Try to Relax if You Can’t Sleep
When feelings of stress or anxiety make it difficult to sleep, there are things that one can do to feel more relaxed and, as a result, more likely to fall asleep. A warm bath, for example, is soothing and can help calm one’s nerves. Reading a book or listening to soft music is helpful for some, but one should avoid topics that are too heavy or serious. Meditation or light exercise such as yoga are also ways that people can potentially relax enough to get the sleep that they need.
Watch Your Activities During the Day
What a person does while they are awake can contribute to their sleep problems. This includes what they put into their bodies. Caffeine, alcohol, and nicotine are all things that are stimulating and can impact the quality of one’s sleep. Limit or avoid consuming these when possible, particularly during the evening hours. People should also avoid eating heavy meals late at night as it can cause discomfort when attempting to fall asleep. Spending time outdoors and participating in physical activities during the day can help people feel more tired and potentially help them sleep better at night. Certain medications and exercising later in the day, however, can cause people to feel more stimulated and, as a result, keep them up at night.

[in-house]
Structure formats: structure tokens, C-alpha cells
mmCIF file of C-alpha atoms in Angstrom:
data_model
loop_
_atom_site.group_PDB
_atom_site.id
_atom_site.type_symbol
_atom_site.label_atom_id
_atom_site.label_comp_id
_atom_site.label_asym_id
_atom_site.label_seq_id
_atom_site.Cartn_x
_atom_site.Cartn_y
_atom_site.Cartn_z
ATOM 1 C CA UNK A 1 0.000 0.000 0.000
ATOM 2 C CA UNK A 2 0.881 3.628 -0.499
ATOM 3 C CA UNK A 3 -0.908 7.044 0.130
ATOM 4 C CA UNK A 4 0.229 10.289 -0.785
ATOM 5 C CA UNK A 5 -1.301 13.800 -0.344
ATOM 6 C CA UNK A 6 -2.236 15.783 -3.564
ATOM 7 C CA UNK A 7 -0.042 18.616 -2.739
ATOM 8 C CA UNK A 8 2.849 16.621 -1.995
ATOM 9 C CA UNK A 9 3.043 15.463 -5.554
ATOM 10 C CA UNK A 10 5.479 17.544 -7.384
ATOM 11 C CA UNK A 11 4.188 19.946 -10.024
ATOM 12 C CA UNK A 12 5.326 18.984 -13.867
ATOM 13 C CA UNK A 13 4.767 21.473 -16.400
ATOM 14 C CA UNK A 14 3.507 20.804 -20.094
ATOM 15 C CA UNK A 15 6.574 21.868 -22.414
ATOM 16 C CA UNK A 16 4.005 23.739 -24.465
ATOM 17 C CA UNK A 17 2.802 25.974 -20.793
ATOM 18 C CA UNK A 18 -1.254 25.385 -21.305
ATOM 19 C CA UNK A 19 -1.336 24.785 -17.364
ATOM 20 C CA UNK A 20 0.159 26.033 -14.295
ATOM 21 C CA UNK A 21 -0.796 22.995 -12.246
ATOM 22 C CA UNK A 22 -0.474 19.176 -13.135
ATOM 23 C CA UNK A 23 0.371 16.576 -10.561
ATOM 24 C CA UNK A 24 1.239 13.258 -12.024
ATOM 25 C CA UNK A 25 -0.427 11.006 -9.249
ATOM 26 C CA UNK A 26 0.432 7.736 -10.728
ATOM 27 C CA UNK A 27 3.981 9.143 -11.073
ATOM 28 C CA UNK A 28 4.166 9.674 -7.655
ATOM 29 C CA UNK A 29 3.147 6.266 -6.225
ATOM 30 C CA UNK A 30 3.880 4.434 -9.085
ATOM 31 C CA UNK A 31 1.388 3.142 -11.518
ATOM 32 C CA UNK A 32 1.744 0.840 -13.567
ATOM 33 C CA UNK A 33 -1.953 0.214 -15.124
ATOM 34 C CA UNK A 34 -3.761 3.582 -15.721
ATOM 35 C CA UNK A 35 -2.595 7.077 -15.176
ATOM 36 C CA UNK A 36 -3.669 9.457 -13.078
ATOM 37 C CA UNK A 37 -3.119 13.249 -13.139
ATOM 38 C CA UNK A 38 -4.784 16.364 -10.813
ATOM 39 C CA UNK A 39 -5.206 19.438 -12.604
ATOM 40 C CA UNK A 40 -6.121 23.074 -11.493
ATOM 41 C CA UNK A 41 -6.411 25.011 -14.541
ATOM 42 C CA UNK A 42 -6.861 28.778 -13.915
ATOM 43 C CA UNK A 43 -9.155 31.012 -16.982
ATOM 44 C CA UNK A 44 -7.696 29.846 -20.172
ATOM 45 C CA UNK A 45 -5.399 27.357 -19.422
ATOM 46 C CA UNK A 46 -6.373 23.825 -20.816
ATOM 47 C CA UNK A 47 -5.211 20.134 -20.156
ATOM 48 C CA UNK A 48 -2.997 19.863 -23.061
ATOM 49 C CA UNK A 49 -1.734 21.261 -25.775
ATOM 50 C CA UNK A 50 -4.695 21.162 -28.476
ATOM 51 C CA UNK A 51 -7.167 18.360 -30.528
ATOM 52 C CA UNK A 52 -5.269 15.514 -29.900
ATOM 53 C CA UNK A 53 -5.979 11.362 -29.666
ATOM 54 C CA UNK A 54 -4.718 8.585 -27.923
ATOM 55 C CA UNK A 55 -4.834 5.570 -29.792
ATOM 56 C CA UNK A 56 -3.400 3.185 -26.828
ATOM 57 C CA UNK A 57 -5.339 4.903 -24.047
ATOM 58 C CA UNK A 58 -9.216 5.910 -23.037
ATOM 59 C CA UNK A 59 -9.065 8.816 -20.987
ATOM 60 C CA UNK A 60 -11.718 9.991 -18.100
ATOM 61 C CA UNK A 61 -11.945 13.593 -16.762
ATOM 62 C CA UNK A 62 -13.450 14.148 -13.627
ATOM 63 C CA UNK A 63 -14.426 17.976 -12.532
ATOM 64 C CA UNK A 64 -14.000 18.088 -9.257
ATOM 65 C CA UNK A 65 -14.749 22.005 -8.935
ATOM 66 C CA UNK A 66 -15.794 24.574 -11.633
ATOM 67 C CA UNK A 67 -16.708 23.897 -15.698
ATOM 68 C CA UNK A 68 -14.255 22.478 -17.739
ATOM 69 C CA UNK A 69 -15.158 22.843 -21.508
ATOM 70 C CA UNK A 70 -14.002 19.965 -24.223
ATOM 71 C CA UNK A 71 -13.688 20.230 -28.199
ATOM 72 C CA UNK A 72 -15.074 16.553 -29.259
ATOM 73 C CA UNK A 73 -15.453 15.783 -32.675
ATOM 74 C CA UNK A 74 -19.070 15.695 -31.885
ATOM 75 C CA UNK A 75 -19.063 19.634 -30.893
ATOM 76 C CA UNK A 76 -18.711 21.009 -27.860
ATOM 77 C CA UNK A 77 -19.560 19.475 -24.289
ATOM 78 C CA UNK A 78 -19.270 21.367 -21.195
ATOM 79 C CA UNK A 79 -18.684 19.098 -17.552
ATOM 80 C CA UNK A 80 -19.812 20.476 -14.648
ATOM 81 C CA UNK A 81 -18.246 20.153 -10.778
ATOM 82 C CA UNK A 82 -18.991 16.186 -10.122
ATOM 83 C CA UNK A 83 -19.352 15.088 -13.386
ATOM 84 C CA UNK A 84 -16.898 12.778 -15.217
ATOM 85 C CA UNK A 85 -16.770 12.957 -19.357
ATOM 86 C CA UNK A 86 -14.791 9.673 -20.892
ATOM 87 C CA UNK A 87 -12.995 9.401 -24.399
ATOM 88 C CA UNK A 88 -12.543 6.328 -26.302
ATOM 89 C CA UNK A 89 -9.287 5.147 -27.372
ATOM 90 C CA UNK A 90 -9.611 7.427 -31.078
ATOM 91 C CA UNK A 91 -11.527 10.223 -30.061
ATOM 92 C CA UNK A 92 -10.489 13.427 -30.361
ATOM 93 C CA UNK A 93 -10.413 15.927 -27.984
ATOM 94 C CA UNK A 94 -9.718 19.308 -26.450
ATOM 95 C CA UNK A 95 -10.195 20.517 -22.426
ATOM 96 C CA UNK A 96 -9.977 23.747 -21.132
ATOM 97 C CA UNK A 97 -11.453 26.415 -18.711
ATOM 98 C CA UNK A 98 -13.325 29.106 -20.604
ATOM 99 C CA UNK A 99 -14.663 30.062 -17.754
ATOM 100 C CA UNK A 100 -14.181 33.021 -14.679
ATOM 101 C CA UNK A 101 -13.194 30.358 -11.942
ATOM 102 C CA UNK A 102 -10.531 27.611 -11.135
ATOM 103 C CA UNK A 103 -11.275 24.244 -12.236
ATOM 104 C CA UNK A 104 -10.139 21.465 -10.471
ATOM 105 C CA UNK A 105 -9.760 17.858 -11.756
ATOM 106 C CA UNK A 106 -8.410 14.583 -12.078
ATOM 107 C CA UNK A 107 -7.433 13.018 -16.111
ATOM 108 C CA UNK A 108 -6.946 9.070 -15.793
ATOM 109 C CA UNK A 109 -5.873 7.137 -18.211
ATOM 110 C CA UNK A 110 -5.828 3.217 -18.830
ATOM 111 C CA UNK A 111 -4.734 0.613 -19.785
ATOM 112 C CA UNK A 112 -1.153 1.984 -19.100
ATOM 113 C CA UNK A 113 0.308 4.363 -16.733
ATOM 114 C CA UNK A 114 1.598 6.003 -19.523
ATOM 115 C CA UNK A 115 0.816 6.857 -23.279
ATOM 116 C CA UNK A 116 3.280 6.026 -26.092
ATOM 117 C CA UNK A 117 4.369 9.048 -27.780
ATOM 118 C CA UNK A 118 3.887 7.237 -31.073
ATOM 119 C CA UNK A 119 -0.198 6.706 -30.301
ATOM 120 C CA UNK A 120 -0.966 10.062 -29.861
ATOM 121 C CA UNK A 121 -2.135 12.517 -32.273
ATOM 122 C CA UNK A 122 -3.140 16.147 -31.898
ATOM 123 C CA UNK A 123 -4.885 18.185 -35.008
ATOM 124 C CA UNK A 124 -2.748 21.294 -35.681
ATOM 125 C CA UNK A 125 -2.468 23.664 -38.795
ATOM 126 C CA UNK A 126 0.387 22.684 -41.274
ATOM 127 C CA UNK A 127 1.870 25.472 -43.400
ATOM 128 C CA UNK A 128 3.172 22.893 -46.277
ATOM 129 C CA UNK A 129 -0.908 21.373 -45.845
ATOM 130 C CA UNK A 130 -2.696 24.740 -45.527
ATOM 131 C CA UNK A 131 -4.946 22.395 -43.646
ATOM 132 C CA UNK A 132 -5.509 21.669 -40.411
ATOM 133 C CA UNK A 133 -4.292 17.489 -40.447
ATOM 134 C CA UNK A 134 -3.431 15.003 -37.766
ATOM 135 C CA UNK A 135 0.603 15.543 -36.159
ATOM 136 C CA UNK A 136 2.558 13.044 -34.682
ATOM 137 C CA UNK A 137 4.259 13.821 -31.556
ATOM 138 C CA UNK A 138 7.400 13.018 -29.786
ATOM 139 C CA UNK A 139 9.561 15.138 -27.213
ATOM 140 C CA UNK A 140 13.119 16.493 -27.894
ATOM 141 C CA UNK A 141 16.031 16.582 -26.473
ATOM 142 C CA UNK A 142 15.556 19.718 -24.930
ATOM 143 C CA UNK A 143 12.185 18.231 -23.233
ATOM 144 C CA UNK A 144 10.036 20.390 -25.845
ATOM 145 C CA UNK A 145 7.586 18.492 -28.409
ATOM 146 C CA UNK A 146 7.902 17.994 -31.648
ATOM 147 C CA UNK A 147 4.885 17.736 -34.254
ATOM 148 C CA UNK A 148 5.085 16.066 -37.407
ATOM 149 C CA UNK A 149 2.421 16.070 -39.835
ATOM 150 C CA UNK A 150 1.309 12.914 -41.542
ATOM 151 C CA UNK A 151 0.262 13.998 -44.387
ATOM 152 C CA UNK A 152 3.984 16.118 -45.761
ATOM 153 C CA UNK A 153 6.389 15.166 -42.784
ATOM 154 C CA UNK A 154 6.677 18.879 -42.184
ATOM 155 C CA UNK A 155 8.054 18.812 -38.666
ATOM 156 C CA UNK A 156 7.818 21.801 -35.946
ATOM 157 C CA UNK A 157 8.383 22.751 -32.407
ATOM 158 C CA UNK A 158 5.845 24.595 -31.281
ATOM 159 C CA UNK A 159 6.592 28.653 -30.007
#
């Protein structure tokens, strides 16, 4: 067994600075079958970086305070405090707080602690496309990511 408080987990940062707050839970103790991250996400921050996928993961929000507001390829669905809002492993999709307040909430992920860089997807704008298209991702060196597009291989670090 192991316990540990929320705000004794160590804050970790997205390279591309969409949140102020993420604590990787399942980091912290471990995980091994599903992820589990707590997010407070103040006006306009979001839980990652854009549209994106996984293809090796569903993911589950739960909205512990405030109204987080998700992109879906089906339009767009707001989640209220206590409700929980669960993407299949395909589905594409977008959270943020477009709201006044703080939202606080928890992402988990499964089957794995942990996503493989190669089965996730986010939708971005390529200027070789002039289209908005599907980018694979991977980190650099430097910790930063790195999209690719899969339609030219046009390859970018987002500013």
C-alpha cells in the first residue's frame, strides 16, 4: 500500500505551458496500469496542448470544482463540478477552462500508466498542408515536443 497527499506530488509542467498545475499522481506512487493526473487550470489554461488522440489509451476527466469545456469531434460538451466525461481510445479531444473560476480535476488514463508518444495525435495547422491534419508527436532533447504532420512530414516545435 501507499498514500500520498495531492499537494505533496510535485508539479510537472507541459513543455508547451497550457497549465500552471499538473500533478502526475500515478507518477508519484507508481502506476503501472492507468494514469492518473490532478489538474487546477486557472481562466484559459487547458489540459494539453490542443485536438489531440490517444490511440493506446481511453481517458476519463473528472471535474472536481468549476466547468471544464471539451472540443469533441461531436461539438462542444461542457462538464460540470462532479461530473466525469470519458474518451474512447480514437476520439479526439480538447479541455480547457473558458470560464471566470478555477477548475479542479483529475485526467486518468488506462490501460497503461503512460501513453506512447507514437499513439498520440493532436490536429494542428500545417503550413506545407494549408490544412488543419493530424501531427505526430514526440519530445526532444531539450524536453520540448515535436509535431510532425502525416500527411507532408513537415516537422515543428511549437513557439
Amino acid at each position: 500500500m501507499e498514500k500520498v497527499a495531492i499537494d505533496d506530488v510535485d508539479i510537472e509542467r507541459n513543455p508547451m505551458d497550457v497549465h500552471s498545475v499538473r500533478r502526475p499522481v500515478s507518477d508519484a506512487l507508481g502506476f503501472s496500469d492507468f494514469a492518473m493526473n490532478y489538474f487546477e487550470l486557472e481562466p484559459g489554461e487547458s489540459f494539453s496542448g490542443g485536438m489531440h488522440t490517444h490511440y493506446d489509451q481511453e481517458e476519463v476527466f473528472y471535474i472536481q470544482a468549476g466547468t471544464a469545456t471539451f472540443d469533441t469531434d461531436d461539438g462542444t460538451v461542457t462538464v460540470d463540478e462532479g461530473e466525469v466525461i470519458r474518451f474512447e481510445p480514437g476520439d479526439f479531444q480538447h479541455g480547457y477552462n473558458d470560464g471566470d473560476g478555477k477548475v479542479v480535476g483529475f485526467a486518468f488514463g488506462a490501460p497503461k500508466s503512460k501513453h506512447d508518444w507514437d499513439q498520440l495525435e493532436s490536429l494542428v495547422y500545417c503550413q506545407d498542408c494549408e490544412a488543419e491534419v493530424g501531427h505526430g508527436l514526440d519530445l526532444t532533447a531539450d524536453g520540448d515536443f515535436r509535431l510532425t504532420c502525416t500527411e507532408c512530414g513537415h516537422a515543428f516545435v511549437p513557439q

Other Resources for PTSD
- Sleep Problems When You Have PTSD: People often have many concerns when it comes to sleep problems and PTSD. On this page, people can read about different types of PTSD-related sleep problems, their causes, and how one can get help.
- PTSD: A Growing Epidemic: PTSD is a condition that can affect veterans and anyone who may have lived through a traumatic event. This page includes fast facts and information about neuroscience and treatments. People who think they may have PTSD will also find questions to ask their health provider on this page.
- 27 Things You Should Know About PTSD: A lot of information about PTSD can be helpful to people who are trying to better understand the disorder. Click this link to read 27 facts from the VA’s National Center for PTSD.
- Signs and Symptoms of PTSD: People who are curious about the signs and symptoms associated with PTSD can click this link to visit this National Institute of Mental Health page. On the same page, site visitors can learn about risk factors, treatments, and how to join a study.
- Trauma-Associated Sleep Disorder Proposed by Army Medicine Researcher: This U.S. Army article discusses sleeping disturbances following trauma.
- PTSD: Take Steps to Improve Your Sleep: Visit this Defense Centers for Excellence page for tips on how to get a better night’s sleep when suffering from PTSD.